BEING OSKAR MATZERATH: Reflections on ‘The Tin Drum’

Die_Blechtrommel_earliest_edition_germanStefany Anne Golberg at The Smart Set:

When Günter Grass died earlier this year, it brought back memories of 1991, my first year in New York City. I sometimes think of this period in New York as its last dangerous days, when the city still had that anxious, patched-together sensibility, which is just another way of saying that once I lived in a New York City different than the New York City of today, a New York City that was romantic because I was young then. I lived that first year alone, in a single room on the upper floors of the 92nd Street Y. The 92nd Street Y was better known as a point of call for Manhattan sophisticates, who likely had little idea that, as they listened to the wisdom of celebrities in the great lecture hall, dozens of men and women were residing, like me, in tiny rented rooms on the floors above them.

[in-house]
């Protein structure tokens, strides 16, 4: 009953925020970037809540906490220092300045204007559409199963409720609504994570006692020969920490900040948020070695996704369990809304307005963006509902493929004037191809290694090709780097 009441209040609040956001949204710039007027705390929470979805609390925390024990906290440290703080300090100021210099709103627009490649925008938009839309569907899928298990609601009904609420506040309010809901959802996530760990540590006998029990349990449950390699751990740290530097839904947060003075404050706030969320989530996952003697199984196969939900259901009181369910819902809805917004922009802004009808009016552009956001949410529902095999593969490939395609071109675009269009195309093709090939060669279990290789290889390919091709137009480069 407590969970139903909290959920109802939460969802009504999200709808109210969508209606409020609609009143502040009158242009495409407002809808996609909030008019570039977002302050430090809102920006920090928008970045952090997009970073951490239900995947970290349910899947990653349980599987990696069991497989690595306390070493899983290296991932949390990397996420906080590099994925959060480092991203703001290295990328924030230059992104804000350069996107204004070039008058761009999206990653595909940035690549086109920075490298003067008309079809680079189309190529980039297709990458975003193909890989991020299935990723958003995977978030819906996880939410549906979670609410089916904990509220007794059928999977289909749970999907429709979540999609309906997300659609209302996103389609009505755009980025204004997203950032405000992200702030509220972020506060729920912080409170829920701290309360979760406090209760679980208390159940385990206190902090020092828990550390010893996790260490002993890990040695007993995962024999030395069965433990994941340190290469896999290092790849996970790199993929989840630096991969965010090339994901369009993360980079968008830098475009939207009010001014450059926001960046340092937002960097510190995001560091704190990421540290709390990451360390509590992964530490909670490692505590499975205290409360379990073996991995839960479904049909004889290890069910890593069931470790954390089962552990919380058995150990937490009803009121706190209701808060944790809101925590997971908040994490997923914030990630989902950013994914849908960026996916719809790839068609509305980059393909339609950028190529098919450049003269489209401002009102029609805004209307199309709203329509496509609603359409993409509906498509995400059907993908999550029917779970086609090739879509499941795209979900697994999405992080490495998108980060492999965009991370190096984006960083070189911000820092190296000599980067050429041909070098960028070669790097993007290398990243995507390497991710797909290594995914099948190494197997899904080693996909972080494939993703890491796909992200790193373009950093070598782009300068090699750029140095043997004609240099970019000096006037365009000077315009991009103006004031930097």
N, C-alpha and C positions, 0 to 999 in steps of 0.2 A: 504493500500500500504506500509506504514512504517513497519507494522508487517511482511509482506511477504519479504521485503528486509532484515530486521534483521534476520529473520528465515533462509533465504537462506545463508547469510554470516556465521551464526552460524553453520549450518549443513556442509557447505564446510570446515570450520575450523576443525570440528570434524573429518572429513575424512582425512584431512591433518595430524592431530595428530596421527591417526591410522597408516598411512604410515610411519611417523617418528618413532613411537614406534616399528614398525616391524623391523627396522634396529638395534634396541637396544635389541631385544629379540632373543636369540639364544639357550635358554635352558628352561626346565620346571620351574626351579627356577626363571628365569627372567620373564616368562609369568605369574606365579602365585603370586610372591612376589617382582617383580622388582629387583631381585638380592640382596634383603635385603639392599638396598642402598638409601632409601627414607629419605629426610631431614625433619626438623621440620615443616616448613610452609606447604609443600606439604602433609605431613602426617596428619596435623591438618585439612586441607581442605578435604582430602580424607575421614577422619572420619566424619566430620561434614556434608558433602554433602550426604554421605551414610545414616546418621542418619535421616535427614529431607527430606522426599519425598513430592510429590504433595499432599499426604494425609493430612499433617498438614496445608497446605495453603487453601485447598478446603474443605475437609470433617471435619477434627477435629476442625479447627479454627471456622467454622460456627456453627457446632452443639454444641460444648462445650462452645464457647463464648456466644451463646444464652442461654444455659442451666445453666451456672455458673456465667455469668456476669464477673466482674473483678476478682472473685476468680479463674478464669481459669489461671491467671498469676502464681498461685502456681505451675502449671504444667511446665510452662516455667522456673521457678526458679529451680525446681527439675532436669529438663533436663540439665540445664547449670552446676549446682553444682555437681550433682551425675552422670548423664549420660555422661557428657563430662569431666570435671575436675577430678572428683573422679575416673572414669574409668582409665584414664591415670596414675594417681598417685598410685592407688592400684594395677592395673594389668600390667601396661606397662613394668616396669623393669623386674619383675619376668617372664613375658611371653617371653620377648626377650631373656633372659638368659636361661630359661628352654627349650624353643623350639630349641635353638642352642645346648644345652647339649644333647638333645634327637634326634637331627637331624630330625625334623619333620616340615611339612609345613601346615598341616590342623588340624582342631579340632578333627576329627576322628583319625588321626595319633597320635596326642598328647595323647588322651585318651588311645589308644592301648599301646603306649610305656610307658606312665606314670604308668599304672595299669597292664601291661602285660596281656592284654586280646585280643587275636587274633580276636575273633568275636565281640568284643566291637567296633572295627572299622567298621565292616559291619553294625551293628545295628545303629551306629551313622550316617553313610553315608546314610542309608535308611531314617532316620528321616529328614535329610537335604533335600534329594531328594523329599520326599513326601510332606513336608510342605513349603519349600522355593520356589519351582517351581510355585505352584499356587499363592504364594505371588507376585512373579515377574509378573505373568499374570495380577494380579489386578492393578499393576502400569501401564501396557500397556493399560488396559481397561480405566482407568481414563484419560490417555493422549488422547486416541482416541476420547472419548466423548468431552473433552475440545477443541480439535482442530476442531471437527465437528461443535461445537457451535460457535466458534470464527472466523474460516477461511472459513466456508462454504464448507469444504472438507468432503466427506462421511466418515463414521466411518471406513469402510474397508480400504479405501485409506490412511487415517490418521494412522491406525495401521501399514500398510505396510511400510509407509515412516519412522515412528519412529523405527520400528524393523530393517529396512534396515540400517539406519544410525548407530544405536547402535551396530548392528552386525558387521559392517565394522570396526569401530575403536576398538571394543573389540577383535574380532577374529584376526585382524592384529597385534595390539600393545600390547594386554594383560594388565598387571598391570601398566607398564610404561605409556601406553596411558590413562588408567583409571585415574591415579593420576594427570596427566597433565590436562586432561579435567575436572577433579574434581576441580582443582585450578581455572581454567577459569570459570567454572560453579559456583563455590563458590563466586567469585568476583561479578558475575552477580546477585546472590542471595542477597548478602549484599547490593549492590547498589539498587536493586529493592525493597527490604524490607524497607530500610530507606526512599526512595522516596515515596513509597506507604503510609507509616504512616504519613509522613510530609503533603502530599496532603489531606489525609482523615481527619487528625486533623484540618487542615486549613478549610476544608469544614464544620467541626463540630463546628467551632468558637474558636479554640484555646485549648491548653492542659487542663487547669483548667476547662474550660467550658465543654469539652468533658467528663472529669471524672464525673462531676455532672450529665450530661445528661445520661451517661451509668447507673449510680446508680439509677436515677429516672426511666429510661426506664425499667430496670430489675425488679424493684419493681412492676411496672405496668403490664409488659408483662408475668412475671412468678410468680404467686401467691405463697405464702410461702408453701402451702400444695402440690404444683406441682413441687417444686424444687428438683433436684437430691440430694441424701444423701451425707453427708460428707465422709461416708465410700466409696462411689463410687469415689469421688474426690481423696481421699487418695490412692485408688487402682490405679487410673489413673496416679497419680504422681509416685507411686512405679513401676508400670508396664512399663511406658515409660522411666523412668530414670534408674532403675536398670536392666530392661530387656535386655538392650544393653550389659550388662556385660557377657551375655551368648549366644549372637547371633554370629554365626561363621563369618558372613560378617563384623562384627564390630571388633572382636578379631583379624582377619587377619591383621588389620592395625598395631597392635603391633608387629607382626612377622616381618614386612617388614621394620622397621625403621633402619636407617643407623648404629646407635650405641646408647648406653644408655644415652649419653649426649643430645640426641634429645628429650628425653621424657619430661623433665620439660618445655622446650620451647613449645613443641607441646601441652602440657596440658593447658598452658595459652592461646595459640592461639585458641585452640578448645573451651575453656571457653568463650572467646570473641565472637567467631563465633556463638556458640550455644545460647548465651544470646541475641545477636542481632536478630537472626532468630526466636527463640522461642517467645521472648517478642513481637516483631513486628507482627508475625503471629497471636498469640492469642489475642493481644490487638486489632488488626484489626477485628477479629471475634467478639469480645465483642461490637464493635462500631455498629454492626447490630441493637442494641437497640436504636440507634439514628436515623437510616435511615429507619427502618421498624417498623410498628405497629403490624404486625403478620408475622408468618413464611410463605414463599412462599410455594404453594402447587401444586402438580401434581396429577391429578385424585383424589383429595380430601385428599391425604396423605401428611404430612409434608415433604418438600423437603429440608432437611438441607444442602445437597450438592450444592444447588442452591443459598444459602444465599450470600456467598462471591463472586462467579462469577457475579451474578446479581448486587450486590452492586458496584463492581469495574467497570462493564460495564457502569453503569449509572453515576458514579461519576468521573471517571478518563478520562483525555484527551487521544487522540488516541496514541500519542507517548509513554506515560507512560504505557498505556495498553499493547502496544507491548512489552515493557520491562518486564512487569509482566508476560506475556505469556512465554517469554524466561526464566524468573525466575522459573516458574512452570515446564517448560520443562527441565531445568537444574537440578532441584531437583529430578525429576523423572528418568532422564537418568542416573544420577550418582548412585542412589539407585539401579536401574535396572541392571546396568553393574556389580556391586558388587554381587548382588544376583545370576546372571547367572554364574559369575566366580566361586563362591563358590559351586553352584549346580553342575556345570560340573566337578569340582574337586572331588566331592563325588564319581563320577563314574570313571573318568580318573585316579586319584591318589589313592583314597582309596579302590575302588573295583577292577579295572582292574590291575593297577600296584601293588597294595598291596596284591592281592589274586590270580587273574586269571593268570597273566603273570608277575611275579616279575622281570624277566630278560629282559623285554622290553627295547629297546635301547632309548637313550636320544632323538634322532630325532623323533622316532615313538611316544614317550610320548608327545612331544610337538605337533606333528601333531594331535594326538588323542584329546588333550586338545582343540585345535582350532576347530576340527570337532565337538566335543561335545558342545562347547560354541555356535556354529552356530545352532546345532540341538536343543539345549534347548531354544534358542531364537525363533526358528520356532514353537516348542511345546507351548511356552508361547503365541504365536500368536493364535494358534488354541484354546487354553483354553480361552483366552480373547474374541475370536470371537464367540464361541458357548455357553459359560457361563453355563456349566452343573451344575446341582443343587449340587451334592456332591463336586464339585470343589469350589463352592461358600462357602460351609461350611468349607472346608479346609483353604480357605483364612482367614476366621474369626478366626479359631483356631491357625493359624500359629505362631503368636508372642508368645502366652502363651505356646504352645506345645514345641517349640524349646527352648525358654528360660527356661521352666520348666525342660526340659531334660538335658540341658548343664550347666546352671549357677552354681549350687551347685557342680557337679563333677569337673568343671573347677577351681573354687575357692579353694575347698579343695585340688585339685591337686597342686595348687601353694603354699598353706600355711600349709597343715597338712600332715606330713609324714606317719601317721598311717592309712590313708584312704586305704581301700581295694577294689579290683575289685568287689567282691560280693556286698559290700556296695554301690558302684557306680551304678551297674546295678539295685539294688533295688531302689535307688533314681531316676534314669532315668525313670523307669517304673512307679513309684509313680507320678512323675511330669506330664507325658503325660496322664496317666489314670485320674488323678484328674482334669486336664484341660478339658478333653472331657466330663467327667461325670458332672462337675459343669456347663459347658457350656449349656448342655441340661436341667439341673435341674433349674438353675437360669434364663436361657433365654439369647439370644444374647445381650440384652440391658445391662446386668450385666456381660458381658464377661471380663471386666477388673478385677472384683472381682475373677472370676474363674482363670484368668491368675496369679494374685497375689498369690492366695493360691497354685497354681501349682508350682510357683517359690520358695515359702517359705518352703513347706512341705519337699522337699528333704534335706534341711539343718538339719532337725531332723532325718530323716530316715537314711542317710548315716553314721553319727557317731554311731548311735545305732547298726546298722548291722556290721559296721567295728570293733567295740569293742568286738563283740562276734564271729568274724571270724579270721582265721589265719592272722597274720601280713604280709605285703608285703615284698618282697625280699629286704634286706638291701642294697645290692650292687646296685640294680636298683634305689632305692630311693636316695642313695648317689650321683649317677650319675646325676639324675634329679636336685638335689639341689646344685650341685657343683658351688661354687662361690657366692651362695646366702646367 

I hardly saw another person during my time at the Y. When I first arrived in the fall of 1991, I would leave my room at what I thought would be sociable hours, walking through the linoleum halls to the communal kitchen or the communal bathroom, looking for company. Most other tenants did not live at the 92nd Street Y as I did; they were in New York to sightsee, staying a few weeks or so and spending most of their time on the town. Not long after I moved into the 92nd Street Y, I started eating in my room, leaving only at odd hours, to make the loneliness seem less unusual.

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